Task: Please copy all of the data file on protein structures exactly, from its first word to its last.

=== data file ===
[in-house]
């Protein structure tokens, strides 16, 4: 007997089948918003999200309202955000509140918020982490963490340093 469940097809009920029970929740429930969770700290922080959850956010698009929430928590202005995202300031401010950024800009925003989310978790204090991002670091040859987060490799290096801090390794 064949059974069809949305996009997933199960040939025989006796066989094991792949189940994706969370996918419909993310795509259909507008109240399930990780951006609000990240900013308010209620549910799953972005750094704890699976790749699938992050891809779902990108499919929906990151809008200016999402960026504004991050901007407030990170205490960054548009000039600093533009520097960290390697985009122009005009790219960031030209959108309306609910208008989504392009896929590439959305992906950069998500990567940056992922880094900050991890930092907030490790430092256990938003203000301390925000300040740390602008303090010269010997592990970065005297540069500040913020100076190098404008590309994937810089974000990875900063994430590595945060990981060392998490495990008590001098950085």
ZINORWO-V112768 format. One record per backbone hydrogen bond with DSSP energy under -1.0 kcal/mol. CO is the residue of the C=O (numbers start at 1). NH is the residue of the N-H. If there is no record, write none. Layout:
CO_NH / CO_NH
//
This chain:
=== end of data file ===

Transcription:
[in-house]
């Protein structure tokens, strides 16, 4: 007997089948918003999200309202955000509140918020982490963490340093 469940097809009920029970929740429930969770700290922080959850956010698009929430928590202005995202300031401010950024800009925003989310978790204090991002670091040859987060490799290096801090390794 064949059974069809949305996009997933199960040939025989006796066989094991792949189940994706969370996918419909993310795509259909507008109240399930990780951006609000990240900013308010209620549910799953972005750094704890699976790749699938992050891809779902990108499919929906990151809008200016999402960026504004991050901007407030990170205490960054548009000039600093533009520097960290390697985009122009005009790219960031030209959108309306609910208008989504392009896929590439959305992906950069998500990567940056992922880094900050991890930092907030490790430092256990938003203000301390925000300040740390602008303090010269010997592990970065005297540069500040913020100076190098404008590309994937810089974000990875900063994430590595945060990981060392998490495990008590001098950085």
ZINORWO-V112768 format. One record per backbone hydrogen bond with DSSP energy under -1.0 kcal/mol. CO is the residue of the C=O (numbers start at 1). NH is the residue of the N-H. If there is no record, write none. Layout:
CO_NH / CO_NH
//
This chain: